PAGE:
Wines Made Under Flor

WINE UNDER FLOR

Thinking about it now, all those years later, I find it quite unbelievable that I didn’t study Science at school! I’m the first to admit that, despite my Mum being a pharmacist and my brother doing well at Science and Maths at the Grammar School, across the fields from us Sec Mod types, I was, at best a slow learner, science wise, at worst, and probably more accurately, pretty useless.

But to just give up on me, as well as the other half dozen or so, and create a nonsense subject called ‘Rural Science’, beggars belief, these days! The more so, when in fact, Rural Science, meant watering the school plants more than anything else! I’m laughing as I write – but, honestly, it’s a disgrace!

So, I know that, had I ever embarked upon the arduous course to become a Master of Wine (MW, of which there are fewer than 400 in the world), it would have been the science aspect that would have held me back – sin duda! That’s not to say, I should point out immediately, that I consider that I have all the other attributes necessary to achieve such status, but it’s for sure that I’d have failed, even if the rather apt ‘Rural Science’ had actually been a course worth following!

So I had to turn recently to two of my friends and colleagues for their advice about making the eponymous, wine under flor. Andrew Halliwell (@ADHalliwell) is an award winning winemaker, consulting for wineries here in Spain; Fintan Kerr (@Wine_Cuentista), also based in Spain, is a nascent Master of Wine, currently well on his way to achieving that hallowed title. Both are mines of information, to whom I unashamedly turn when the need arises! Thank you both!

Flor is a film of yeast that can form on the surface of a wine that’s fermenting. If you’ve ever been on a tour of a Sherry House it’s likely that you’ve seen it in a demo barrel whose ends are glass rather than wood. In fact this is probably the most famous use of flor, when it is involved in the making of Sherry.

However, it has also traditionally been employed in the production of Vin Jaune, French wine made close to the Swiss border and Tokaji, prized dessert wine from Hungary. as well as some other areas of wine production. Occasionally, right now, one hears of wines made using this method – for example, Pepe Mendoza Casa Agricola is experimenting (read on!). https://www.facebook.com/pepemendozacasaagricola/

Whilst eating sugars in the liquid (wine in progress), Flor protects it from oxygen, which would turn it into vinegar. Containers are not filled to the brim, allowing the flor to form. Usually the base wine is high in alcohol  with a low ph (quite high acidity). Tinajas are an ideal receptacle for making wine using this method, so it’s no surprise that Pepe Mendoza used them to make the wine I recently tried, as it is these earthenware pots that he uses to make his excellent Orange wine, Pureza.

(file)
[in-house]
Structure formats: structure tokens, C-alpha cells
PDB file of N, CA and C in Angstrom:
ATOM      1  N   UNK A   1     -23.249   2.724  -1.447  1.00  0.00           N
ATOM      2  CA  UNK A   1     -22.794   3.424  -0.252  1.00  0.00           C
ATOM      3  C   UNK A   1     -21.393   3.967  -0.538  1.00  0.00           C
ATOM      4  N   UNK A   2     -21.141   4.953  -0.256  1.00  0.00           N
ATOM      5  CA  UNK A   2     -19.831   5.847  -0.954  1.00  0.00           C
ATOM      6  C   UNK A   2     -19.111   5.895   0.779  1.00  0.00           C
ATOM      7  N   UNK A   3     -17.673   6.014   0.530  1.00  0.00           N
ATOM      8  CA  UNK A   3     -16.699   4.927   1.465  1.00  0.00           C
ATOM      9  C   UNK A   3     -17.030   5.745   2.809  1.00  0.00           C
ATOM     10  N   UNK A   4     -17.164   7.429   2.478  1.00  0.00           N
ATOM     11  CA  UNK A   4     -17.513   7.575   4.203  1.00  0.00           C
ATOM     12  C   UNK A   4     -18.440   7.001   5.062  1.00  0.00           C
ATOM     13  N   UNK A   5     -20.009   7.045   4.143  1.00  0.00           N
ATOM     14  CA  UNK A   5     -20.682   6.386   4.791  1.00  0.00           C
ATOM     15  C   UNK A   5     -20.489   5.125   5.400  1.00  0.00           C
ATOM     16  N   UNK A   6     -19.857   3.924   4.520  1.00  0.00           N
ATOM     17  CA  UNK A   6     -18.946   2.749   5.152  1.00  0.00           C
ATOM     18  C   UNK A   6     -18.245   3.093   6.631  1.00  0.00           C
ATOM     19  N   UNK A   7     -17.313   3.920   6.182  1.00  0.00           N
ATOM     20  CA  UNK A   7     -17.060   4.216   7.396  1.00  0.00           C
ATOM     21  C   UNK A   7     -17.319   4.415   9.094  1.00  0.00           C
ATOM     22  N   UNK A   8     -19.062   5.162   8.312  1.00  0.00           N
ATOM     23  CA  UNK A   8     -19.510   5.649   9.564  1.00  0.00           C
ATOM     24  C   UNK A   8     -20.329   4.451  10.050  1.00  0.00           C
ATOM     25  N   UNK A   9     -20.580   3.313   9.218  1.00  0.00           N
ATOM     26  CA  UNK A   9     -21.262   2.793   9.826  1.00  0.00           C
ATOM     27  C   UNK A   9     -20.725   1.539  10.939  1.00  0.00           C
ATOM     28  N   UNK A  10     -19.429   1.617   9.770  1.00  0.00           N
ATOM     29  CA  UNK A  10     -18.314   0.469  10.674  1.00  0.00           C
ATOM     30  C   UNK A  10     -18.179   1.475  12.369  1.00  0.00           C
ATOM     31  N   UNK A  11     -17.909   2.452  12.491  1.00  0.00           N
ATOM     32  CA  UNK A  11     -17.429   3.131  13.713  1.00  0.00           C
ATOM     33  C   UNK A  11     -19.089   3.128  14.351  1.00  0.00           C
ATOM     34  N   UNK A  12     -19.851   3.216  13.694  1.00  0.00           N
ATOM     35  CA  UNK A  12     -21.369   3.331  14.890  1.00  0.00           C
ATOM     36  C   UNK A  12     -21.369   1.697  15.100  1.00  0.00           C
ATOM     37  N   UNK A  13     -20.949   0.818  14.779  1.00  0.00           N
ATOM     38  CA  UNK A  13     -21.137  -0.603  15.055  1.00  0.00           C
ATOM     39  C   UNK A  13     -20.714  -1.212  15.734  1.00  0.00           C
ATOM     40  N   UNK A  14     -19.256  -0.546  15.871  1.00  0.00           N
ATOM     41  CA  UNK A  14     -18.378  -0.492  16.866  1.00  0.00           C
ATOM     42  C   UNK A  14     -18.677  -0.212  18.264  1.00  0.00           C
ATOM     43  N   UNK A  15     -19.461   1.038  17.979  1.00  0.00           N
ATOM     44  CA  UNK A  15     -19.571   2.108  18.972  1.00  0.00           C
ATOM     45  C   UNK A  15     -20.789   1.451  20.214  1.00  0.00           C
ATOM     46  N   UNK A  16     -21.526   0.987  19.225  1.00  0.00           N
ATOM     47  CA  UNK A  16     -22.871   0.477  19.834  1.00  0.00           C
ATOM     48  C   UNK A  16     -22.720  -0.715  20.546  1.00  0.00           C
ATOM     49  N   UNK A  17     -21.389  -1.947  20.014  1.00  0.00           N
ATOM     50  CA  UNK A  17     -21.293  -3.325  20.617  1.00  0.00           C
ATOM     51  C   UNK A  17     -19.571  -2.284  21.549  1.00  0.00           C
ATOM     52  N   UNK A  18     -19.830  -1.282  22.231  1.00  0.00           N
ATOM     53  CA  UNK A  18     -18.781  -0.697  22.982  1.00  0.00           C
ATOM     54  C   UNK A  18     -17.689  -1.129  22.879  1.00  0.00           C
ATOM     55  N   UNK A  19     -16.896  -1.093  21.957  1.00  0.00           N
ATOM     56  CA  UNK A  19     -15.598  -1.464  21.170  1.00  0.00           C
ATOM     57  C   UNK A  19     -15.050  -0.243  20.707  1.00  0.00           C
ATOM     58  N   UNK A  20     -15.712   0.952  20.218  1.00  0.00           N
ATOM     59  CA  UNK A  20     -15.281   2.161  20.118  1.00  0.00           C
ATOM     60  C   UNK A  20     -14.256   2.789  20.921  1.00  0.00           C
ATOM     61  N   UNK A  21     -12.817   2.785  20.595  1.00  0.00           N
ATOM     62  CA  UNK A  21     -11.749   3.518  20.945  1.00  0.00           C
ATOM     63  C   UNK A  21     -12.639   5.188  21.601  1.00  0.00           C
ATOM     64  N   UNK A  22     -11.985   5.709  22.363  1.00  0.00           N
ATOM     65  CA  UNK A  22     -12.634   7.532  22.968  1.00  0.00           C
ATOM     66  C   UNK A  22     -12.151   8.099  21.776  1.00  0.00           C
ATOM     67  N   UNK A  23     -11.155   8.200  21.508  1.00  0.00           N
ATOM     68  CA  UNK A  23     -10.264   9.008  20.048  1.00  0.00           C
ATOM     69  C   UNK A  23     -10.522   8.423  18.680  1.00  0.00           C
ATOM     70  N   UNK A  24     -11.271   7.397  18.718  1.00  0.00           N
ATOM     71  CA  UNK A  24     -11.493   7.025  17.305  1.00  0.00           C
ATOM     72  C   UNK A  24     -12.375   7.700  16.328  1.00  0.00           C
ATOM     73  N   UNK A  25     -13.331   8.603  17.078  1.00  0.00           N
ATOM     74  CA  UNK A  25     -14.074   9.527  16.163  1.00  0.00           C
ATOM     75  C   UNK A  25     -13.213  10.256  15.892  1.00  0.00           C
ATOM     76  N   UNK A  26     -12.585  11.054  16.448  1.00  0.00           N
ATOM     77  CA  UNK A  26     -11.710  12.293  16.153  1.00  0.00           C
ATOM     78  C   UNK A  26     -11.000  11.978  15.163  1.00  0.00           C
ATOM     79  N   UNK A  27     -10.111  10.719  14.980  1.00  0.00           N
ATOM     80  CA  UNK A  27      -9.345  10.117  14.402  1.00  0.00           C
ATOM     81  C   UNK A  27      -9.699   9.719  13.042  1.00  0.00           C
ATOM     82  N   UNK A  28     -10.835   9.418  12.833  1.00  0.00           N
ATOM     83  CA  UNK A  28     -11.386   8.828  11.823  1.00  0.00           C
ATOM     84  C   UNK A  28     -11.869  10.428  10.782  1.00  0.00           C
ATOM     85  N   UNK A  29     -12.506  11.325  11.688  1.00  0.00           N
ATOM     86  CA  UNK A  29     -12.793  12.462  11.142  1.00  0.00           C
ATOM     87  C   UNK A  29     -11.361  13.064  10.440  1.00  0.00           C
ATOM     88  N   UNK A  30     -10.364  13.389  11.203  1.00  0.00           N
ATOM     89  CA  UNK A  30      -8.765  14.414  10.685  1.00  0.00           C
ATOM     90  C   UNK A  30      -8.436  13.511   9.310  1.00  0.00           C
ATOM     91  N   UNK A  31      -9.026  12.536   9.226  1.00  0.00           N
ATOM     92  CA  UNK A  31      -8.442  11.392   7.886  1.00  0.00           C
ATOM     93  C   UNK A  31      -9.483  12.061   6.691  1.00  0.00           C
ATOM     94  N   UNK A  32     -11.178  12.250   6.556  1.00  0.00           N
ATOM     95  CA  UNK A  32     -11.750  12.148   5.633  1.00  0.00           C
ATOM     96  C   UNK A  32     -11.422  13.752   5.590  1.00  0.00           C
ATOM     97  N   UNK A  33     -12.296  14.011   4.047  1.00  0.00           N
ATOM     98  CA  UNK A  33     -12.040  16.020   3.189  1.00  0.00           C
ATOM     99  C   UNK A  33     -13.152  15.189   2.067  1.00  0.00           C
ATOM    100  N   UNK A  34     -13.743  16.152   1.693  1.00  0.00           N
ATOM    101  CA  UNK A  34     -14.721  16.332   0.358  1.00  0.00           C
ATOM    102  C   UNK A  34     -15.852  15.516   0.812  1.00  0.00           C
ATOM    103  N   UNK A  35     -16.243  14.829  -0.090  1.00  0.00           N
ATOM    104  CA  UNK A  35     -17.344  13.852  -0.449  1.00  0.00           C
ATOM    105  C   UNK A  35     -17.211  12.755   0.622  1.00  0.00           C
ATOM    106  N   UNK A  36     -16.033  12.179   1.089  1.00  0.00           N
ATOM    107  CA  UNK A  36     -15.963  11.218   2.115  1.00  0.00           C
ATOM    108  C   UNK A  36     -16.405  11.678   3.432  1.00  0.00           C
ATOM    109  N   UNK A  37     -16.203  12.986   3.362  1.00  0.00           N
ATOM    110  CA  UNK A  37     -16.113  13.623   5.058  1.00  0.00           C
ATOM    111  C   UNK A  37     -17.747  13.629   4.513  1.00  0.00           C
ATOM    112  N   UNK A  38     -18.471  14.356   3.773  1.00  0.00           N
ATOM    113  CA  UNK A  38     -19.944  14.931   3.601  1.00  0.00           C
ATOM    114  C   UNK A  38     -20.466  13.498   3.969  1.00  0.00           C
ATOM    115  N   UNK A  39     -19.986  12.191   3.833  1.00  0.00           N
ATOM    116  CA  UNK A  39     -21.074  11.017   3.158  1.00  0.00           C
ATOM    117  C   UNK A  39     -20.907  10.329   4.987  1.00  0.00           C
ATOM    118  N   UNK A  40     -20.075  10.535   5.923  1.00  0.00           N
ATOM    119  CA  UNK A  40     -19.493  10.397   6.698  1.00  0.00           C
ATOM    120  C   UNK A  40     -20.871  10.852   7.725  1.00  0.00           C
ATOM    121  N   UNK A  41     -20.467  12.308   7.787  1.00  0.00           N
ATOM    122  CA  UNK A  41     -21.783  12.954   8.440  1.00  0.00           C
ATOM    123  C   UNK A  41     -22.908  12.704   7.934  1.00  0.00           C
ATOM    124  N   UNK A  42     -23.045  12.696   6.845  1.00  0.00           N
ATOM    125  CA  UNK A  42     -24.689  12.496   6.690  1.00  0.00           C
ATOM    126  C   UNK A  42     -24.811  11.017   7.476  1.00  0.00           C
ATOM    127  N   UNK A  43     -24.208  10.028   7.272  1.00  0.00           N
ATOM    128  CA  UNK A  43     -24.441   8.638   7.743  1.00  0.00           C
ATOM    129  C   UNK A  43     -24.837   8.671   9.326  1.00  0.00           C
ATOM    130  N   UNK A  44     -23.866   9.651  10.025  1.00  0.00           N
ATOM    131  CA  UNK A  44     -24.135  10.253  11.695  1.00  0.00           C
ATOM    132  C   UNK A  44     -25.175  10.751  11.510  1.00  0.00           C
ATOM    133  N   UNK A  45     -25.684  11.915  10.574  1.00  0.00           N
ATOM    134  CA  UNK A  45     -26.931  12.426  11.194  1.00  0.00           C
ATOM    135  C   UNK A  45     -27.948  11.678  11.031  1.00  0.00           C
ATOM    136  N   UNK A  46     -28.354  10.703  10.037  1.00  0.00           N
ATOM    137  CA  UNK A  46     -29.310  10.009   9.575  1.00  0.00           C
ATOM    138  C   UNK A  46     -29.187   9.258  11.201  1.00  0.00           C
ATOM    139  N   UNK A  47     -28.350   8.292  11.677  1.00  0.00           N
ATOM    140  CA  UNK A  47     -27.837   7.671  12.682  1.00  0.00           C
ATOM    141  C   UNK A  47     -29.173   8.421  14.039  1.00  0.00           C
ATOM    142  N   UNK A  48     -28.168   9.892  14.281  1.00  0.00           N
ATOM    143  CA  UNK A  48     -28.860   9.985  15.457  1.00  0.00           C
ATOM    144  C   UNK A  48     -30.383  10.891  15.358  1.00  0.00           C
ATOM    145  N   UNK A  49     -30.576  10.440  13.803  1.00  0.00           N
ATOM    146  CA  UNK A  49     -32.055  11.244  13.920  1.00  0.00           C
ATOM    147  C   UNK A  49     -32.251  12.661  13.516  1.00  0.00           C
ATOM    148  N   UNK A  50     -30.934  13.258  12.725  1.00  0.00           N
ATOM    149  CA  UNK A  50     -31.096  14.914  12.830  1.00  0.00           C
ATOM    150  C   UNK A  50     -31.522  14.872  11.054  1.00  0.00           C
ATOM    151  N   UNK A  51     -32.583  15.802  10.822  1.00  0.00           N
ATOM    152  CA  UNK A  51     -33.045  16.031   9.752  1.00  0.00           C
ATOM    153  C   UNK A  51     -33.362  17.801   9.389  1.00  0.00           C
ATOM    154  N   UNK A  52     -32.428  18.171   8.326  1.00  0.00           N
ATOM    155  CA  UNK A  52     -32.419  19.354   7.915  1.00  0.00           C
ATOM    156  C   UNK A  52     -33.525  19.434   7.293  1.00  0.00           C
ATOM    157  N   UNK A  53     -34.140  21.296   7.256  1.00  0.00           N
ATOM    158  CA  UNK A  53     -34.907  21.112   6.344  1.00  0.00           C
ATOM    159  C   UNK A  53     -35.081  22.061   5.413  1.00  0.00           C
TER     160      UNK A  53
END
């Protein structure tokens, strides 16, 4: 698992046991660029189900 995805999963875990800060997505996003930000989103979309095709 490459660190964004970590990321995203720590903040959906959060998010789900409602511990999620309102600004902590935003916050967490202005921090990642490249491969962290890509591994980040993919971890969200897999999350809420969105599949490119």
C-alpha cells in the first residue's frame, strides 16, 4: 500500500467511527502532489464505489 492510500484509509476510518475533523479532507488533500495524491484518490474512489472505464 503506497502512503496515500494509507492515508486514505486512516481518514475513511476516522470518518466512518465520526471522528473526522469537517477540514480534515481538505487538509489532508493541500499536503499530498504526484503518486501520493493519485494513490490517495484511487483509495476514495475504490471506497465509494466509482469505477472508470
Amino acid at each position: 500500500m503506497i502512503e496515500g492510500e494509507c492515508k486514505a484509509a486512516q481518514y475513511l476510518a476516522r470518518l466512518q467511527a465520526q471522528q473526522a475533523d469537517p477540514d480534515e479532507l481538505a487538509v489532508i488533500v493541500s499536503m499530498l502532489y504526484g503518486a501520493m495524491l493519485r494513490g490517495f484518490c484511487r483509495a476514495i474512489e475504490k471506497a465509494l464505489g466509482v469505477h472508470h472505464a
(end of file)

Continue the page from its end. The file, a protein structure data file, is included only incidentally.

Indeed, there are aromas and flavours in his Merseguera variety, Vino Flor, similar to those found in some Orange/Amber wines – which, in an instant endeared the wine to me, for sure! But, Pepe’s unnamed wine (it’s an experimental wine, which I for one hope will become part of his portfolio of wines made at the new bodega in Llíber/Jalón, Alicante – the subject of a recent Cork Talk and archived here www.colinharknessonwine.com click Articles) has a lot more going on!

My wife, the lovely www.clairemarie.es was ecstatic about this wine, picking up immediately the Vin Jaune notes and declaring that we really must taste it again sometime, paired with cubed Compté Fruité, which is traditional in the home of Vin Jaune! Well, why not?

I also found an aroma, and to an extent, the taste, of ‘en rama’ sherry, the subject of another Cork Talk (https://www.colinharknessonwine.com/2046/#more-‘), again, this is a very endearing characteristic!

There are some lemony citrus notes, with a brief, but reoccurring ripe apple aroma and it’s got plenty of presence on the palate, with an engagingly long finish. As you can see the experimental ‘label’ on this experimental wine has rubbed off a little and there’s no sign of an abv figure, but, judging by its mouth-feel I think the wine is quite high in alcohol, perhaps 14ª – though I don’t know, of course.

All in all, this wine is close to being sensational! Loved it!

Facebook Colin Harkness   colin@colinharknessonwine.com

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